Consent:

While in college and beyond, it is important to understand the meaning of consent as it relates to sexual activity in order to avoid hurting someone, committing sexual assault, and facing charges that could permanently impact your reputation, freedom, and well-being. The University of Georgia defines consent (via their EOO website) as “Words or actions that show a knowing and voluntary willingness to engage in mutually agreed-upon sexual activity.  Consent cannot be gained by force, intimidation or coercion, by ignoring or acting in spite of objections of another, or by taking advantage of the incapacitation of another, where the respondent knows or reasonably should have known of such incapacitation…Past consent does not imply present or future consent.  Silence or an absence of resistance does not imply consent. Minors under the age of 16 cannot legally consent under Georgia law.”

In other words, before engaging in sexual activity you need to be certain that:

  1. The other person has clearly indicated that they want to have sex or engage in sexual acts with you. Remember you should NEVER attempt to coerce or convince an individual to do something they are unsure about or don’t want to do.
  2. You have consent for each encounter. Just because a person has consented to sex previously does NOT mean that you have the right to engage in sexual activity without their ongoing and clear consent.
  3. The other person is not intoxicated or under the influence of drugs. An intoxicated person, or a person who is incapacitated because of medication, CANNOT legally consent to sex or sexual activity.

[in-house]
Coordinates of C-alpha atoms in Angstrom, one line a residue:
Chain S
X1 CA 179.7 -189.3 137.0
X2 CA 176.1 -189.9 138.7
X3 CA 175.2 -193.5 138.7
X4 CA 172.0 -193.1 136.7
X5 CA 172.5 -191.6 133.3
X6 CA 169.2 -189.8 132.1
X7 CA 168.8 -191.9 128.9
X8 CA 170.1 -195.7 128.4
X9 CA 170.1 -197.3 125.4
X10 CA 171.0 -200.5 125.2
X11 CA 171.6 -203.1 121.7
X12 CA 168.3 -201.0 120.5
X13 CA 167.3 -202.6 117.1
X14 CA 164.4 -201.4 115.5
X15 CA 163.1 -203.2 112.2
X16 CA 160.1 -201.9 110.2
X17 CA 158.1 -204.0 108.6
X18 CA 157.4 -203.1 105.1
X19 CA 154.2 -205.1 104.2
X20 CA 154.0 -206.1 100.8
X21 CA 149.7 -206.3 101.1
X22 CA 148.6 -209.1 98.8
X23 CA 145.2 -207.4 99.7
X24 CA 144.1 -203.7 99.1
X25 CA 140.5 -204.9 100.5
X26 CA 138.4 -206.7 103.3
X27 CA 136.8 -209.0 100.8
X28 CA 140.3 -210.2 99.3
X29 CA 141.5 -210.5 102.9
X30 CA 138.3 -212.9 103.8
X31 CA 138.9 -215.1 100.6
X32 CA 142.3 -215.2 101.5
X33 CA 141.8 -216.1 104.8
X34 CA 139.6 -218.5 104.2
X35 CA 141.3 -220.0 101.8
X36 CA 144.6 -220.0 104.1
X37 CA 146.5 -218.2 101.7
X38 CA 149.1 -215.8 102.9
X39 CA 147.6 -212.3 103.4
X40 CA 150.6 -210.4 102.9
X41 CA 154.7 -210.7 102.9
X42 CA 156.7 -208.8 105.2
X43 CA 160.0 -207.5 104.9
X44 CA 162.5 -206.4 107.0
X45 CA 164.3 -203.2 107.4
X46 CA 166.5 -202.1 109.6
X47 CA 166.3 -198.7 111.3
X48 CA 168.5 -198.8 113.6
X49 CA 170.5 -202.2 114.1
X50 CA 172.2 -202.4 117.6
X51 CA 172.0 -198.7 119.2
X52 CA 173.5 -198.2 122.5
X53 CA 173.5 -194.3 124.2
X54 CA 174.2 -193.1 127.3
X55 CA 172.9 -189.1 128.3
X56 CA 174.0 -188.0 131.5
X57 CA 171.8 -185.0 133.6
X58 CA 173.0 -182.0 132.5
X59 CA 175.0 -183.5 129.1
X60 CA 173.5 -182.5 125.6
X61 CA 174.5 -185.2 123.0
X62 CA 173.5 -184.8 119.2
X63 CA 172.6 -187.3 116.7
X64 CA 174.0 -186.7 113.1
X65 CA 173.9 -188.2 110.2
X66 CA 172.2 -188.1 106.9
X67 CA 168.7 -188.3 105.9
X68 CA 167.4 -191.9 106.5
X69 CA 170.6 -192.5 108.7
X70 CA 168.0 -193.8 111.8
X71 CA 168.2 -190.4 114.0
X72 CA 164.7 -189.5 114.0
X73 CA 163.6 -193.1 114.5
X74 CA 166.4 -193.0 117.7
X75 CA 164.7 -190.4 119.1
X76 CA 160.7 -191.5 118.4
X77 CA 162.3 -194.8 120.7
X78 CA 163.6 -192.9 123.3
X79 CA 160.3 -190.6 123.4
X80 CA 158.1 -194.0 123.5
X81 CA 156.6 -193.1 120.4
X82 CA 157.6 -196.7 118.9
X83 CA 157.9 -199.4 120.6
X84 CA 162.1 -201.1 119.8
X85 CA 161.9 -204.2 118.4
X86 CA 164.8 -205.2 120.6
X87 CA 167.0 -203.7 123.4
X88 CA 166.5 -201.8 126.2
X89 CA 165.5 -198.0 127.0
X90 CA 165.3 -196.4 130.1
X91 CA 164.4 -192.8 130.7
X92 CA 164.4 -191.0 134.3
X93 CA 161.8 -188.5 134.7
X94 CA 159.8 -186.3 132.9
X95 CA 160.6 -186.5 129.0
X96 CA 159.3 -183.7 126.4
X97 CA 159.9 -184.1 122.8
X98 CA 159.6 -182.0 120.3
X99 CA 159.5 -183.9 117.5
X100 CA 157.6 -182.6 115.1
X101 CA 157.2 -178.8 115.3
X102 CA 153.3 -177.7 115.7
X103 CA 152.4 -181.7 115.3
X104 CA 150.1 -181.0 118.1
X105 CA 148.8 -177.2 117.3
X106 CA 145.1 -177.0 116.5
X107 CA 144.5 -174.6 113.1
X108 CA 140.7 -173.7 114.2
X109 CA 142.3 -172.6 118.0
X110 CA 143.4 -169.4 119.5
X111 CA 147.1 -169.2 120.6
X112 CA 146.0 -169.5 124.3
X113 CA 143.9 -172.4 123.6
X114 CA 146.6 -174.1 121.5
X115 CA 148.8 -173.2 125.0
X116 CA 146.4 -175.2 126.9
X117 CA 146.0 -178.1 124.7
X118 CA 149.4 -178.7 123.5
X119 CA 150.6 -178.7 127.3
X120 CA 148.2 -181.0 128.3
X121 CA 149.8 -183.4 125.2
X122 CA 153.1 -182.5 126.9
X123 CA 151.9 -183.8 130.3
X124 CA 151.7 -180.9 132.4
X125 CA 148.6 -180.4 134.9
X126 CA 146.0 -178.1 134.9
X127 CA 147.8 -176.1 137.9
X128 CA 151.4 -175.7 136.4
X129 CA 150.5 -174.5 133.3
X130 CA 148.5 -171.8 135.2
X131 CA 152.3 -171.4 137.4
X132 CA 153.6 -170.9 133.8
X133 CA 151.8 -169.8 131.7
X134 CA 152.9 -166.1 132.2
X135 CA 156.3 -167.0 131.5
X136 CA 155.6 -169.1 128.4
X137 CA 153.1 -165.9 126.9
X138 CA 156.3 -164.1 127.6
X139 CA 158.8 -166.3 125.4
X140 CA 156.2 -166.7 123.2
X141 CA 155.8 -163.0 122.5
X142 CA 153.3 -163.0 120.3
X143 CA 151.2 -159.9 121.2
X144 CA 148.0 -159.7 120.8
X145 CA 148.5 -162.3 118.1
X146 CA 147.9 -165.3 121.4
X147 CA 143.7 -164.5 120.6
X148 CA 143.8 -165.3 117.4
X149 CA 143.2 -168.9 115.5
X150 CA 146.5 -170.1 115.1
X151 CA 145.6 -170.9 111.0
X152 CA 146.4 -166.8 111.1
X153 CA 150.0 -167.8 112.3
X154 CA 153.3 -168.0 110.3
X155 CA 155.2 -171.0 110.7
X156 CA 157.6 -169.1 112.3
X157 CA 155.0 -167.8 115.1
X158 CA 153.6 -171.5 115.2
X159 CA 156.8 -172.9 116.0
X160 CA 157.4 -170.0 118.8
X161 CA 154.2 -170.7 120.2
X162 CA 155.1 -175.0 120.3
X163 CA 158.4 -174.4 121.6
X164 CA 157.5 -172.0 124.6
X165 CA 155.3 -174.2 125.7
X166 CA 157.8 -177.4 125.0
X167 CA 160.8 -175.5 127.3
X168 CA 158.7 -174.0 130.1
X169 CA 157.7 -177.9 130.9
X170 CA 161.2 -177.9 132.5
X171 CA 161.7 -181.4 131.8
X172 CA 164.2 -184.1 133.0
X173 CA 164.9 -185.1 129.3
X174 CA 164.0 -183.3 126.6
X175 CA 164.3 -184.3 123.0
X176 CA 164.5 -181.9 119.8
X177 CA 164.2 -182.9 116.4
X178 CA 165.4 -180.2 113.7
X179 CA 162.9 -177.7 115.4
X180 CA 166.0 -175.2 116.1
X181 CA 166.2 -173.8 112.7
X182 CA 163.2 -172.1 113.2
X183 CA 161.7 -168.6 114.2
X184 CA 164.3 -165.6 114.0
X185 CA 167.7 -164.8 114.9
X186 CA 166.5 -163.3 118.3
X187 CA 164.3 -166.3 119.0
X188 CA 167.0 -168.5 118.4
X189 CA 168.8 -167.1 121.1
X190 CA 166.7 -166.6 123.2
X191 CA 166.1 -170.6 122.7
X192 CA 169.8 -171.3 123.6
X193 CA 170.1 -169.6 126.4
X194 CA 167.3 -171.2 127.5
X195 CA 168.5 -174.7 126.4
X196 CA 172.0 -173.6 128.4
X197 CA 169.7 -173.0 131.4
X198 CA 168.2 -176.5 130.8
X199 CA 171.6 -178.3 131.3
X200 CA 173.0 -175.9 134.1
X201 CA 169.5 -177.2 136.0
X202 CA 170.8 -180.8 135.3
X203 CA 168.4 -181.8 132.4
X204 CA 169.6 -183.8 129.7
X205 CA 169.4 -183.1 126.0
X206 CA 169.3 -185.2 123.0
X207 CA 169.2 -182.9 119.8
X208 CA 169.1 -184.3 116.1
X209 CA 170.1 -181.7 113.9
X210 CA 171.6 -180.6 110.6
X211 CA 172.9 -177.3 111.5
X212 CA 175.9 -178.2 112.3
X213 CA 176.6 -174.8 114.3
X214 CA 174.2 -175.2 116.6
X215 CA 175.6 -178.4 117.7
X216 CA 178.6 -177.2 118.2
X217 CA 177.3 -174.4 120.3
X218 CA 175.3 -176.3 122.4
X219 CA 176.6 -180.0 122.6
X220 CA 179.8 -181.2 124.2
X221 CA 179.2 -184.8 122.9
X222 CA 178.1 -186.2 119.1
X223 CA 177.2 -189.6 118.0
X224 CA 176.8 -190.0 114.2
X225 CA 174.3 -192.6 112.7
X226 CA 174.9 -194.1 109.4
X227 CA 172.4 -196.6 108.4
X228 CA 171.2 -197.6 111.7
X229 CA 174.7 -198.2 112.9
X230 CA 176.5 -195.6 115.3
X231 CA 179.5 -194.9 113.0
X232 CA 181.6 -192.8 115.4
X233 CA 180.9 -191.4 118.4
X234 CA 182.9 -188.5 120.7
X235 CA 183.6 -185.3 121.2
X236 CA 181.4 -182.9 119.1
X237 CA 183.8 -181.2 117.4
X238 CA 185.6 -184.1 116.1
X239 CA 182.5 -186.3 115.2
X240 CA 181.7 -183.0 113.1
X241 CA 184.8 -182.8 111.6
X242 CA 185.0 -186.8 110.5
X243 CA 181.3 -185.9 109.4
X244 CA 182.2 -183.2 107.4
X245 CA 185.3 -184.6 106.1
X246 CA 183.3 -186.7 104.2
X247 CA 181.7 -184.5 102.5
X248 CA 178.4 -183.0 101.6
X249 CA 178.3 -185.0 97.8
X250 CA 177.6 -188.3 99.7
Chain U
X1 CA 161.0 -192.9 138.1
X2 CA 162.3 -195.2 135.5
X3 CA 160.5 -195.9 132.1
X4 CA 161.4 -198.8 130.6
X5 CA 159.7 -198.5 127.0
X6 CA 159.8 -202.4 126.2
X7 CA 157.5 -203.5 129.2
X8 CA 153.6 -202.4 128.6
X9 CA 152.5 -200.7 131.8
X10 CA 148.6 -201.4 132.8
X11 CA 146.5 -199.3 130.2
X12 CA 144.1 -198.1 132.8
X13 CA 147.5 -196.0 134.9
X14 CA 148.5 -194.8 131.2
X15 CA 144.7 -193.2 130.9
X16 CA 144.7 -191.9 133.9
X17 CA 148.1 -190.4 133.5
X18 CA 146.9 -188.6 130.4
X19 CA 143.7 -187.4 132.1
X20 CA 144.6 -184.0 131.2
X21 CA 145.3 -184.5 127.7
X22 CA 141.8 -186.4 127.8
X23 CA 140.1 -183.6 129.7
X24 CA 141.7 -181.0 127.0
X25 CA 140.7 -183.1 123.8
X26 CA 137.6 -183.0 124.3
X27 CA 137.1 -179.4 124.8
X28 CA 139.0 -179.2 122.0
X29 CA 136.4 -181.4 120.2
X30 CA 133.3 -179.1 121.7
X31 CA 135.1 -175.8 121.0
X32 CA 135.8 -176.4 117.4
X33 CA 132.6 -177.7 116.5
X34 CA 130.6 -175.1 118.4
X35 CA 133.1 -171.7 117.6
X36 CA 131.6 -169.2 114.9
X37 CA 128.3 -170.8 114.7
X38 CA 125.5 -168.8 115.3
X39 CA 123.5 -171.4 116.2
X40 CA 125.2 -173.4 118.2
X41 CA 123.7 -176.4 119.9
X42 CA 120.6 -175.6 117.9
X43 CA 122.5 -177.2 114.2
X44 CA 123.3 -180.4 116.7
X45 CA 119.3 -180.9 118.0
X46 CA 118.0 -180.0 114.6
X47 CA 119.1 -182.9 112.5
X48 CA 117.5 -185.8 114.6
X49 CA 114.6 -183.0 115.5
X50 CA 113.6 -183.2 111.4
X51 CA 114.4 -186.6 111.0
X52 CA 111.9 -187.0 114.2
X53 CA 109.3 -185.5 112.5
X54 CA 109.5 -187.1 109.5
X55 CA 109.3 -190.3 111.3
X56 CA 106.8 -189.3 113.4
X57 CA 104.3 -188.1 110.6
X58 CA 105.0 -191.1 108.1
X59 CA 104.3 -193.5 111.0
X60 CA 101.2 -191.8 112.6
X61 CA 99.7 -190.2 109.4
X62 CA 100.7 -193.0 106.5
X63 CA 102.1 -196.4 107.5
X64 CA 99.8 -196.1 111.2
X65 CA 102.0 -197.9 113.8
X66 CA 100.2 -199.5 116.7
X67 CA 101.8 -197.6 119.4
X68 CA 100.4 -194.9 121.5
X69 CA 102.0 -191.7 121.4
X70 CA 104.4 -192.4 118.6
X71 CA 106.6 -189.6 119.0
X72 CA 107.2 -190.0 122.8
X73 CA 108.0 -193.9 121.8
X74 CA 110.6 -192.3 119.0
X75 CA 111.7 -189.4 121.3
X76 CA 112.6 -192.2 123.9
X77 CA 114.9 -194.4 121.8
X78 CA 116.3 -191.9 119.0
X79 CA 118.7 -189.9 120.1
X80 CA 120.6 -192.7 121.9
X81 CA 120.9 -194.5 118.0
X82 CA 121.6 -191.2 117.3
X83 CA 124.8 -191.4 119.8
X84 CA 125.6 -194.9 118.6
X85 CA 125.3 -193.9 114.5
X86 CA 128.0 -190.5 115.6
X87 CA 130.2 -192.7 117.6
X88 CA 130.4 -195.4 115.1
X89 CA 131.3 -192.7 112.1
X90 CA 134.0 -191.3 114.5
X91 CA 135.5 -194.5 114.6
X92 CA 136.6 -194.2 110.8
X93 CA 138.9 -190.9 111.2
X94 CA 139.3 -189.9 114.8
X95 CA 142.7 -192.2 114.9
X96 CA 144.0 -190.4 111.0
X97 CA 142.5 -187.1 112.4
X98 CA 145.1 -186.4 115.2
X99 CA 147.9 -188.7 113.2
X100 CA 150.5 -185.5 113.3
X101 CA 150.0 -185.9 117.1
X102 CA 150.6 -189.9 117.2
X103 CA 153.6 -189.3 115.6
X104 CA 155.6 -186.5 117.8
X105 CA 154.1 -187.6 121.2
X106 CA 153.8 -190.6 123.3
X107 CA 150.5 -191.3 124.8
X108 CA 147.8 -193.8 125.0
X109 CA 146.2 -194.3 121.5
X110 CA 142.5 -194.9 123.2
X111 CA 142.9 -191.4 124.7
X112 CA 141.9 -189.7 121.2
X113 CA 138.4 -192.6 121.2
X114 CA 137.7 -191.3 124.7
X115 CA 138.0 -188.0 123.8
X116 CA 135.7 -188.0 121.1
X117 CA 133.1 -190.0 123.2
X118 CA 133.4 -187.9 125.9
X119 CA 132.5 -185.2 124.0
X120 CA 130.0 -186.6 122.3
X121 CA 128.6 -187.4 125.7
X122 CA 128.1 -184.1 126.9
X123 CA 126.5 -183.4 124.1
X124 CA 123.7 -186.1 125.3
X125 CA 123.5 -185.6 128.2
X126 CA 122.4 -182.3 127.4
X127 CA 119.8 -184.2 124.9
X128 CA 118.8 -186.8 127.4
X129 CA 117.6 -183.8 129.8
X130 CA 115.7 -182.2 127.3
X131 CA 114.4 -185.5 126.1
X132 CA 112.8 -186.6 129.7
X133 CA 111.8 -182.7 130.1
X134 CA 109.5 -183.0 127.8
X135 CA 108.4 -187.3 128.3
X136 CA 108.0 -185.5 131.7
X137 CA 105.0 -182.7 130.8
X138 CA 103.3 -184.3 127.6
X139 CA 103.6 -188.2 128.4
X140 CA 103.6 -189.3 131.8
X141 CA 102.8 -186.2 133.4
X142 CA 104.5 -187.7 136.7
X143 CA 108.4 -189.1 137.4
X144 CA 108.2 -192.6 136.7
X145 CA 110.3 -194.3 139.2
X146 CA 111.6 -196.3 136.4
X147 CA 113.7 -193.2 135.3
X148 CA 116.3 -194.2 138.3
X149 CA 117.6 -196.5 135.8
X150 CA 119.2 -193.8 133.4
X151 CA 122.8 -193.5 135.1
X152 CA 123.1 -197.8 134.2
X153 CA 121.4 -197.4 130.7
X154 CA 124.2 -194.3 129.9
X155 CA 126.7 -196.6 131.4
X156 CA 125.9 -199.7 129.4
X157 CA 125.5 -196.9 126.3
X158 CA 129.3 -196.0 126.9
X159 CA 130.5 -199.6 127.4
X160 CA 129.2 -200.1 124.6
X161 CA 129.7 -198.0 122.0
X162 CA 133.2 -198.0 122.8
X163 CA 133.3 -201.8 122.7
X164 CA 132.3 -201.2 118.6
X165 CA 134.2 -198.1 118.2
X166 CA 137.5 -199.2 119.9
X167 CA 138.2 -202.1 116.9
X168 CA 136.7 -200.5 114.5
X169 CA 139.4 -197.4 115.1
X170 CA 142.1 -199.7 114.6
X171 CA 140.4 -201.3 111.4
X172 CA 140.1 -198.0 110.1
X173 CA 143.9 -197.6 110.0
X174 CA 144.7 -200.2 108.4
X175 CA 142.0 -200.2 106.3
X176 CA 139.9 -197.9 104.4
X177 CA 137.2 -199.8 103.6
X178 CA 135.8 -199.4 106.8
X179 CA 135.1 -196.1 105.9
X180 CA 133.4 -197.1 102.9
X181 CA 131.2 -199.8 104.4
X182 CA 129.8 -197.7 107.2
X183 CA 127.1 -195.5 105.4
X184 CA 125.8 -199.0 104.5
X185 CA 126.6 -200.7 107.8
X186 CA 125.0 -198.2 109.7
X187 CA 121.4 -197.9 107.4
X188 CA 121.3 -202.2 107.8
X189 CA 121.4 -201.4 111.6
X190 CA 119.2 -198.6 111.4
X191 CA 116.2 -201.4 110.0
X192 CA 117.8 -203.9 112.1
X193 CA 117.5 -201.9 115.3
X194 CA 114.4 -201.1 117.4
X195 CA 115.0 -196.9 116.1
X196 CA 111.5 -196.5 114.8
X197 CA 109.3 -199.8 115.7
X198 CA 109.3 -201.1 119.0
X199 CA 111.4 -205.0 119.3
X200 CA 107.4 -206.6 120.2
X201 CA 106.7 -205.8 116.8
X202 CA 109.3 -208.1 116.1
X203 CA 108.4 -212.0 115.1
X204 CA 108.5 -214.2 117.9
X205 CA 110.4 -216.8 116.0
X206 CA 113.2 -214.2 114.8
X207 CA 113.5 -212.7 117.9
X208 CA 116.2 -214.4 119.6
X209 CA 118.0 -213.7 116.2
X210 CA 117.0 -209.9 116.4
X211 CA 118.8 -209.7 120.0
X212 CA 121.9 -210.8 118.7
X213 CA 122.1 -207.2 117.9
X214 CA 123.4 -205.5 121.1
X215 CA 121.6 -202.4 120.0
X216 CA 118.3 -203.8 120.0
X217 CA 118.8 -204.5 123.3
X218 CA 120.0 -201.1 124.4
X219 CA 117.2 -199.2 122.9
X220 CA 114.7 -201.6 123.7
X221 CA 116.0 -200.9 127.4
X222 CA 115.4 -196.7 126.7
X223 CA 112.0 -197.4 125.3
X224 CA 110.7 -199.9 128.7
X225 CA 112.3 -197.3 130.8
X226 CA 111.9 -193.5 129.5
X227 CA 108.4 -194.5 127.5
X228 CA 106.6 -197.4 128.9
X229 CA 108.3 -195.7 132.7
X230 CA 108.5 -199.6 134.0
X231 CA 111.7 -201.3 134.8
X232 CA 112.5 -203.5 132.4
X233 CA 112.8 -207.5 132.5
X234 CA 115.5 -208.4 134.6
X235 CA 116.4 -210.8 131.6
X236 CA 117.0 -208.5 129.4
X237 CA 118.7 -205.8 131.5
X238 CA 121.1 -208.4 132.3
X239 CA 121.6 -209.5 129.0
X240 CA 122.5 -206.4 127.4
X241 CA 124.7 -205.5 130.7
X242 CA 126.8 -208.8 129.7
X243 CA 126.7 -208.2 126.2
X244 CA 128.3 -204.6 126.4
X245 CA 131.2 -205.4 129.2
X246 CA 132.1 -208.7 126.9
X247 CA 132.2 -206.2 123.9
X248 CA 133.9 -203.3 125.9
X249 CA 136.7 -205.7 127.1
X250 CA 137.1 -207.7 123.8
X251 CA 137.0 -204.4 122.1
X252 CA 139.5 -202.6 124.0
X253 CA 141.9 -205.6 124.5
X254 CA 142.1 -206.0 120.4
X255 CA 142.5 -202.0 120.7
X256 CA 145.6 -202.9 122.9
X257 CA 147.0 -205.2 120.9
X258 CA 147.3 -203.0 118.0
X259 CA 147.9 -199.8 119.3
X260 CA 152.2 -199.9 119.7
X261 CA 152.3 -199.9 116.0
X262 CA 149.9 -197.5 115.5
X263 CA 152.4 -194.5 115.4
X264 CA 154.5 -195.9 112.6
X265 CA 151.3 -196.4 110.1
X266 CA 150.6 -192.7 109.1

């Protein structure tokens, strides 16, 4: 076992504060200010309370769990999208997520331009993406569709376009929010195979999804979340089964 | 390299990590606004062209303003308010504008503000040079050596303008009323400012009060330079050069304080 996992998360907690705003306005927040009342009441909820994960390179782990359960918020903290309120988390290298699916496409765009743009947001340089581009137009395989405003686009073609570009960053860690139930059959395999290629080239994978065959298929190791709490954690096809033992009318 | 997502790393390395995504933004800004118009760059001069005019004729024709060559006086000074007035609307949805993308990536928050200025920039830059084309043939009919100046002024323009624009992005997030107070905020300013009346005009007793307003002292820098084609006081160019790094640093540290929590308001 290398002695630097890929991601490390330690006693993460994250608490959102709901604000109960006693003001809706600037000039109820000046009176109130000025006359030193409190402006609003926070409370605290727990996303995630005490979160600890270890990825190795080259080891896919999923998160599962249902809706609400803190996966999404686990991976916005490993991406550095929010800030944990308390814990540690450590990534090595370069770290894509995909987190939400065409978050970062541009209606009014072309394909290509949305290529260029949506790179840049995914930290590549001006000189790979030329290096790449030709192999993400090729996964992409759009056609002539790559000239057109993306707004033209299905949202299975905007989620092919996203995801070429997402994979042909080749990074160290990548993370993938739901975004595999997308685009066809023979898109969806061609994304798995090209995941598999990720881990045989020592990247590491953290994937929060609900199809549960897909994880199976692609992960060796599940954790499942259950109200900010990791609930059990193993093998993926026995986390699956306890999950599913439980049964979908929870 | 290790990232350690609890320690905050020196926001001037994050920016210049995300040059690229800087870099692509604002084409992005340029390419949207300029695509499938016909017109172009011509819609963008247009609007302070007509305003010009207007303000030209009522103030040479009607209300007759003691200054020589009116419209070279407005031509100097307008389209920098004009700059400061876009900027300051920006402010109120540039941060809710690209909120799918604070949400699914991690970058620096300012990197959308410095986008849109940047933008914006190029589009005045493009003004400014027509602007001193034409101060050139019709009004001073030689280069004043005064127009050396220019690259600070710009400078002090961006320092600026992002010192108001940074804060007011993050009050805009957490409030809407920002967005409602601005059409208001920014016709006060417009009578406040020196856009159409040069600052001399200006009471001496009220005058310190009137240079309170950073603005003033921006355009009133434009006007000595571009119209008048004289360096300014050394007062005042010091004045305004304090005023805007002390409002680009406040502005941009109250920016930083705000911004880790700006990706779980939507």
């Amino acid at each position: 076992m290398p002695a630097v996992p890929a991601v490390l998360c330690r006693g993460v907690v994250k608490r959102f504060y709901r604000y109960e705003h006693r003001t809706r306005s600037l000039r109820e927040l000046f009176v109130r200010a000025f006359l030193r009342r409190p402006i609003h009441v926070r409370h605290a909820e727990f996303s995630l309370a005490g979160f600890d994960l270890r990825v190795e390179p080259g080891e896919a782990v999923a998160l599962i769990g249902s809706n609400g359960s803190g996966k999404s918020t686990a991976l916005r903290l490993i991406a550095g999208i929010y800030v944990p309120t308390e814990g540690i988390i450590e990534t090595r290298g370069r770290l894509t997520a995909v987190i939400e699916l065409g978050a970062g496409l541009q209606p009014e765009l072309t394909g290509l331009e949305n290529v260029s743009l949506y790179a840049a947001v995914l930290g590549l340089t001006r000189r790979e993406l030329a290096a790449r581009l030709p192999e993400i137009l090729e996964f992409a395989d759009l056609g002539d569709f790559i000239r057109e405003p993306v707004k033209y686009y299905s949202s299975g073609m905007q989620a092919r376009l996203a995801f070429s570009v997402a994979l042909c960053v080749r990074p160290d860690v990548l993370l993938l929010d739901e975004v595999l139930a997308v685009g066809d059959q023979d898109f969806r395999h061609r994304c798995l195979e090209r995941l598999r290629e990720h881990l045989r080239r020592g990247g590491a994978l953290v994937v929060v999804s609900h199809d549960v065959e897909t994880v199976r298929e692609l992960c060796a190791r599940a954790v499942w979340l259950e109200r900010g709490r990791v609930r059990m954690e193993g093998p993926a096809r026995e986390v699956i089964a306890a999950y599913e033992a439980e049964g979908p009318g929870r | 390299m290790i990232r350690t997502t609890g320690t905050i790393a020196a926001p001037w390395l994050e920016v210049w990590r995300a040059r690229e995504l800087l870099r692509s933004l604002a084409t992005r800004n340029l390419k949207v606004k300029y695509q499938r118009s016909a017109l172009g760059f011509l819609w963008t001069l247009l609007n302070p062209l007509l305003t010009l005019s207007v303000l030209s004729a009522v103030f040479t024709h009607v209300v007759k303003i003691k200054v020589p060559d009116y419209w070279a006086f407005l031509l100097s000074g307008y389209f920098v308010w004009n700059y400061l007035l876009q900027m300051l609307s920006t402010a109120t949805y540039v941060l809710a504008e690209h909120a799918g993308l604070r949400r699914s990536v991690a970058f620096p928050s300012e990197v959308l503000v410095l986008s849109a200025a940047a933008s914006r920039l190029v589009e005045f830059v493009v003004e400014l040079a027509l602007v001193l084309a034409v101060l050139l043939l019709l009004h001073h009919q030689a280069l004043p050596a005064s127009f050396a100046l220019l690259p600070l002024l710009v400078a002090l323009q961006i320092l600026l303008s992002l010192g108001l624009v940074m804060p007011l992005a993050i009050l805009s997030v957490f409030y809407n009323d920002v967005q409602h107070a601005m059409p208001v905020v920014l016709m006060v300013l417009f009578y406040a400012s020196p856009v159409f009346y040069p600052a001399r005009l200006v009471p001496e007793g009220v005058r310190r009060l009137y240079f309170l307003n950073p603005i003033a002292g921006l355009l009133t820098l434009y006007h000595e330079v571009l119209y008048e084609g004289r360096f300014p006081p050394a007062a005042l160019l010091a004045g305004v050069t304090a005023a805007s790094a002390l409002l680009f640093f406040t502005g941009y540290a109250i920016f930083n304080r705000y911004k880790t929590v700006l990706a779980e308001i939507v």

4. That the person is over the age of sixteen. Remember that nobody under the age of 16 can consent to sexual activity. Even if you are only one or two years older than the individual and have a relationship with them, any sexual activity (including kissing) could still be considered a crime.

 

 

Sex Crimes:

You should be aware of the following laws and regulations regarding sexual activity in Georgia:

  1. If you touch someone in a sexual manner without their consent—for example, slapping buttocks or touching intimate areas of their body—you can be charged with sex crime such as  sexual battery or even aggravated sexual battery. See O.C.G.A. 16-6-22.1 and 16-6-22.2.
  2. If you have sex with an individual under the influence of alcohol or drugs, you can be charged with rape, aggravated sexual battery, sexual battery, and other serious criminal charges, even if you were also intoxicated. See O.C.G.A. 16-6-1, 16-6-22.1 and 16-6-22.2.
  3. If you have any kind of sexual contact with someone under the age of consent (16), you may be charged with child molestation, aggravated child molestation, statuary rape, sexual battery, aggravated sexual battery, and/or enticing a child for indecent purposes. See O.C.G.A. 16-6-3, 16-6-4, 16-6-22.1, 16-6-22.2 and 16-6-5.
  4. Students, particularly male students, are being expelled by UGA and other colleges and universities based upon accusations of sexual misconduct, where both students involved were under the influence of alcohol or drugs at the time, WITHOUT A HEARING to determine the truth of the accusation.

Remember if you are accused of any crime involving sexual misconduct, it is vitally important that you hire an attorney to help you defend the accusations and protect your future.

IF YOU HAVE BEEN CHARGED WITH A CRIME OR ARE FACING A STUDENT JUDICIARY HEARING, CALL KIM STEPHENS TODAY FOR PROFESSIONAL ADVICE AND A POWERFUL DEFENSE. 706.548.3933

 

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Student Legal Services Series 2: Alcohol Laws and Criminal Defense

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Student Legal Services Series 2:

Alcohol Laws and Local Ordinances